In 1818 it was said that south-west Essex was one of the main sources of potatoes for the London market and this was thanks to manure allowing 2 crops to be grown in a year.
A canal was proposed from the Thames to Romford and Collier Row to capitalise on this claim and allowing potatoes to be grown around Romford. Other cargos were envisaged, including agricultural produce, lime and coal.
Proposals for a canal were made in 1809, 1812, 1820 and 1824; the proposed canals started at either Rainham Creek or at a point just to the west of Dagenham breach. The 1818 plan envisaged a canal of 36 feet wide and 5 feet deep capable of being navigated by barges of 40 to 60 tons.
The main stumbling block with the proposals was the great Dagenham breach of 1703 where the Thames embankment gave way. The marsh lands of Dagenham and Havering were flooded until, after much time and money that the area was reclaimed.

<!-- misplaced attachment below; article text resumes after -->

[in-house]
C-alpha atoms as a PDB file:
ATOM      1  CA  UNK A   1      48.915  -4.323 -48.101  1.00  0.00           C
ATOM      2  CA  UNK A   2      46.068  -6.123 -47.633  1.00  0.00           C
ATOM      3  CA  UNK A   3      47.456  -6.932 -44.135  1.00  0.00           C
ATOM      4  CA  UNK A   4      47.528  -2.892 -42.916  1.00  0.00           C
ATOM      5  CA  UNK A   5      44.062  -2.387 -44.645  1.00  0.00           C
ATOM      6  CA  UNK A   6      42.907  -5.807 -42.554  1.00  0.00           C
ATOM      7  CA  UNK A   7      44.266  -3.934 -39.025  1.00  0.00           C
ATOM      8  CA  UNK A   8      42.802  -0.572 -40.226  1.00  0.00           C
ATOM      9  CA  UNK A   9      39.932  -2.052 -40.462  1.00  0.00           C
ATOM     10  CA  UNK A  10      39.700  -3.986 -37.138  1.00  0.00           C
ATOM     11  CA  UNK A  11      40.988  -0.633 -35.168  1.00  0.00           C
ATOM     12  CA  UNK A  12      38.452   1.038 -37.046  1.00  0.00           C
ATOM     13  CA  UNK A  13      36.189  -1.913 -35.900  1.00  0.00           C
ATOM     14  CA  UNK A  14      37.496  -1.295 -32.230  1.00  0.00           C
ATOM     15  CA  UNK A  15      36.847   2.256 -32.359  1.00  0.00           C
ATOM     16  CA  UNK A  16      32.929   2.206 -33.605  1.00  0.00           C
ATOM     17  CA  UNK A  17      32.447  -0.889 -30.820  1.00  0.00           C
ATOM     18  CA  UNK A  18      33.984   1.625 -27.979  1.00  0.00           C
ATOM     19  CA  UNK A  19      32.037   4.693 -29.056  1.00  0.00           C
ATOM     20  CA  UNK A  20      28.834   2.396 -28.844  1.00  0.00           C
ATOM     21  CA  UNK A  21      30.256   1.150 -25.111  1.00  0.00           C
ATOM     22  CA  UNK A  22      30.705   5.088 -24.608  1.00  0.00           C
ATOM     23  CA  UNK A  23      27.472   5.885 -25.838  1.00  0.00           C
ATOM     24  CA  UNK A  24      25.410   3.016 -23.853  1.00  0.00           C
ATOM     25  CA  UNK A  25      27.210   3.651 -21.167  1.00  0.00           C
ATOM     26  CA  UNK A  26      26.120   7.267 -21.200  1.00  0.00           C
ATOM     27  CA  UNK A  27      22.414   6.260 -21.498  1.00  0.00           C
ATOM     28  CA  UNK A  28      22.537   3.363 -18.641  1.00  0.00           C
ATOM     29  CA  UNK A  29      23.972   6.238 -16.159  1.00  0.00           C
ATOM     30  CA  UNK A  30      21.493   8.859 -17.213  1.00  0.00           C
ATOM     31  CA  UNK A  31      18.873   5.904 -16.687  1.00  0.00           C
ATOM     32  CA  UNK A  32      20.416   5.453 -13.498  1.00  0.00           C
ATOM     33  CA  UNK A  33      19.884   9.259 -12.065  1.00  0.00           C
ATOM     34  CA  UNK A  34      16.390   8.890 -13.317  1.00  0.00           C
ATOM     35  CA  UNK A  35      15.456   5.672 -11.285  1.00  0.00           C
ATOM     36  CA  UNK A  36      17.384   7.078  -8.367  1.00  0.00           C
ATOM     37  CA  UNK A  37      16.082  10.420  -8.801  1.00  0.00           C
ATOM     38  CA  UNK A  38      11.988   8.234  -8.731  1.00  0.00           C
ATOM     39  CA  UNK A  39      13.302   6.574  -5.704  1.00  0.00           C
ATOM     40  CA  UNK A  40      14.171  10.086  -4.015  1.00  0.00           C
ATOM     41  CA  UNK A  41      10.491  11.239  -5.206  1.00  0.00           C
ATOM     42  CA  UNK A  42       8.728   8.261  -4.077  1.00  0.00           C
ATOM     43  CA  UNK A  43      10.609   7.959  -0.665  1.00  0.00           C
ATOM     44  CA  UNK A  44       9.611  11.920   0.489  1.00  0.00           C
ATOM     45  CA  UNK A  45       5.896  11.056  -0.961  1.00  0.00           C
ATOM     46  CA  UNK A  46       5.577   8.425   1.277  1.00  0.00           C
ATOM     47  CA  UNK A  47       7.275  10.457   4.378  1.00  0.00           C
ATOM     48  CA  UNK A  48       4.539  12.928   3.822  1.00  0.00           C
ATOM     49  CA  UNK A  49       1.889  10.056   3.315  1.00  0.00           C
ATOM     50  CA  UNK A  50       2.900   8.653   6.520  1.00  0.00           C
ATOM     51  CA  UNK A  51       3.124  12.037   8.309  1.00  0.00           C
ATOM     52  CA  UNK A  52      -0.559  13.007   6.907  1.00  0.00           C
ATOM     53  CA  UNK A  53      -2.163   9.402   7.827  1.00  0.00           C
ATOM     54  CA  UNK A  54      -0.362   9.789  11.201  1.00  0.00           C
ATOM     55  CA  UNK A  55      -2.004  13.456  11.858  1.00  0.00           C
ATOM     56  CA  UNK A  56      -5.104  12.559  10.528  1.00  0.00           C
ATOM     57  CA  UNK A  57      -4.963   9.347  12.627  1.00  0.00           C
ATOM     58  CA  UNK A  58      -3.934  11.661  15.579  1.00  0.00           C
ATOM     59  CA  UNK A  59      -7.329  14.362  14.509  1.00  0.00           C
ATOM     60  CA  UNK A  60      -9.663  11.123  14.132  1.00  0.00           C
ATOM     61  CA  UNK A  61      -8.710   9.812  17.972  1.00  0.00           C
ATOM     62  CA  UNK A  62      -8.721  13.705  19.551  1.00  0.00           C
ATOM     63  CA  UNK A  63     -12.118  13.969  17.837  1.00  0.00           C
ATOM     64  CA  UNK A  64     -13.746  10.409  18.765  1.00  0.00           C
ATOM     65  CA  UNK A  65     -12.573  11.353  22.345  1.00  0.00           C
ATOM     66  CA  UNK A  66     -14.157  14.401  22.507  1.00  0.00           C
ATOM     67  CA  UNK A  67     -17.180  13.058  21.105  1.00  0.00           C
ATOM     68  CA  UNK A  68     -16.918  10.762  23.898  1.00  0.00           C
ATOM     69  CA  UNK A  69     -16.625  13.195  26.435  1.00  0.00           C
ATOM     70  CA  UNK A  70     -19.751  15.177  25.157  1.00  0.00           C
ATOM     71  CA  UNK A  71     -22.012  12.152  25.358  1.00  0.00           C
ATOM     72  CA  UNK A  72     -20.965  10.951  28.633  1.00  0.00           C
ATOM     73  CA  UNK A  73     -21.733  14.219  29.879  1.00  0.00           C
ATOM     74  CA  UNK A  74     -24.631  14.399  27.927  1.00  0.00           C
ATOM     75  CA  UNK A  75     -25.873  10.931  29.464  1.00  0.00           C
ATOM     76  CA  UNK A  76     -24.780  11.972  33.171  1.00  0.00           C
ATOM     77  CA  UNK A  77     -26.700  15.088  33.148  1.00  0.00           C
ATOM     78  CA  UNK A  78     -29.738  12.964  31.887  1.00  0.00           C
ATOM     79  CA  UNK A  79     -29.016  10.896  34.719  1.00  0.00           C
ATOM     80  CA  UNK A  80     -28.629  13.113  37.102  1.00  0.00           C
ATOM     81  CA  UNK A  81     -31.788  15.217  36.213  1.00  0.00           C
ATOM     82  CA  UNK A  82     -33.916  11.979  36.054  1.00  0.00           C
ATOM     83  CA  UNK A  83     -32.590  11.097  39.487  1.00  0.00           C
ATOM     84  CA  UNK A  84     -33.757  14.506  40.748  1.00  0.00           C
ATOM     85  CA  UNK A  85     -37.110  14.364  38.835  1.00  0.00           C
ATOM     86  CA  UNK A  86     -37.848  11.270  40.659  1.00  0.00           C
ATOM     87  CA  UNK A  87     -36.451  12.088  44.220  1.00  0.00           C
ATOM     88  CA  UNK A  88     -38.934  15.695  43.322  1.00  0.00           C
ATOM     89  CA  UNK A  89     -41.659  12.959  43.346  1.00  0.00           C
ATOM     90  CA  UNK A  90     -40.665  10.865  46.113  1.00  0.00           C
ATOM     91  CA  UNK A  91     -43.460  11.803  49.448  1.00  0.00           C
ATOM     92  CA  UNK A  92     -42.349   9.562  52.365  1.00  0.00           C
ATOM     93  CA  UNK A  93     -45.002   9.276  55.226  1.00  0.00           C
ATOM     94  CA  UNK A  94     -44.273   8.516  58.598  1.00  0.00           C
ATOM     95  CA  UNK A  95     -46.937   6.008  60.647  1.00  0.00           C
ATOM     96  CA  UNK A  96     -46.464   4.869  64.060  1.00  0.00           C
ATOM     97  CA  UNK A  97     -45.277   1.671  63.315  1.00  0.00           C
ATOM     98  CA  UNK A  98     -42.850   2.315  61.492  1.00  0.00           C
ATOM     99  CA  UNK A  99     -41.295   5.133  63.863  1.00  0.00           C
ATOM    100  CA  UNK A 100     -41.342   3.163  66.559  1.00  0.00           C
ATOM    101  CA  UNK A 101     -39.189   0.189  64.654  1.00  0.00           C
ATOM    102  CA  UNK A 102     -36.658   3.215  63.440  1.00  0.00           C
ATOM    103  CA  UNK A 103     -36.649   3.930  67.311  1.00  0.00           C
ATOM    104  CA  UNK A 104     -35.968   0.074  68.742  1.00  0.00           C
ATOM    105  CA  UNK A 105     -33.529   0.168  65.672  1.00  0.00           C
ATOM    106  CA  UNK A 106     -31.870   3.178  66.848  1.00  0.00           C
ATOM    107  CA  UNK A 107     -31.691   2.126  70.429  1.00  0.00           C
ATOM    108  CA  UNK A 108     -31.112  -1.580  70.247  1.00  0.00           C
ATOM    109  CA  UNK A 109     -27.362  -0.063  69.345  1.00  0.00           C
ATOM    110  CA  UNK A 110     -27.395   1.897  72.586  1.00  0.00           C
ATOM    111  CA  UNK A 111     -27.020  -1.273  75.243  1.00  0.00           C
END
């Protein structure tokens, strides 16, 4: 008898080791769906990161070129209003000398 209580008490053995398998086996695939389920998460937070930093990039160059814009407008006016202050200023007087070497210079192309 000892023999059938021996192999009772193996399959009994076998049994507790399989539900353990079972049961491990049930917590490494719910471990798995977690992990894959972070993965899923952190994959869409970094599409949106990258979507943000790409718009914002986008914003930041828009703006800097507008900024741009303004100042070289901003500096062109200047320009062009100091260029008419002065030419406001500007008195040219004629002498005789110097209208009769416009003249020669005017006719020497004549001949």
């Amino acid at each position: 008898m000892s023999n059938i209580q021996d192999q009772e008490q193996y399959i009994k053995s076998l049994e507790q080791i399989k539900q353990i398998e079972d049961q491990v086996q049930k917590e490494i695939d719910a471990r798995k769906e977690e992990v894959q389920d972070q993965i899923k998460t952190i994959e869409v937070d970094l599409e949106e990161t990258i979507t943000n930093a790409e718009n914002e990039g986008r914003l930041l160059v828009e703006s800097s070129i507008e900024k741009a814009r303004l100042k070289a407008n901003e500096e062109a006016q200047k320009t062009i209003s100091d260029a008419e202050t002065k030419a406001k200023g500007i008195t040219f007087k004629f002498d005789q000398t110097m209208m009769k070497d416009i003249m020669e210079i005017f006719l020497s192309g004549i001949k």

Over the years many of the proposals involved breaking through the Thames embankment at its weakest points; and with the great breach at Dagenham still fresh in local peoples memories there was a lack of support for the canal.
The plan lay dormant for nearly 50 years and then in 1875, at a time when many canals had closed or were closing under the threat of railway competition, an act was obtained for the construction of canal to Romford, but not Collier Row. The canal was to be completed in 5 years.
Although work was carried out, the canal died and very little physical evidence of the story of the Romford canal remains today.
However, the outline of the canal can still be seen in the Beam Valley Country Park.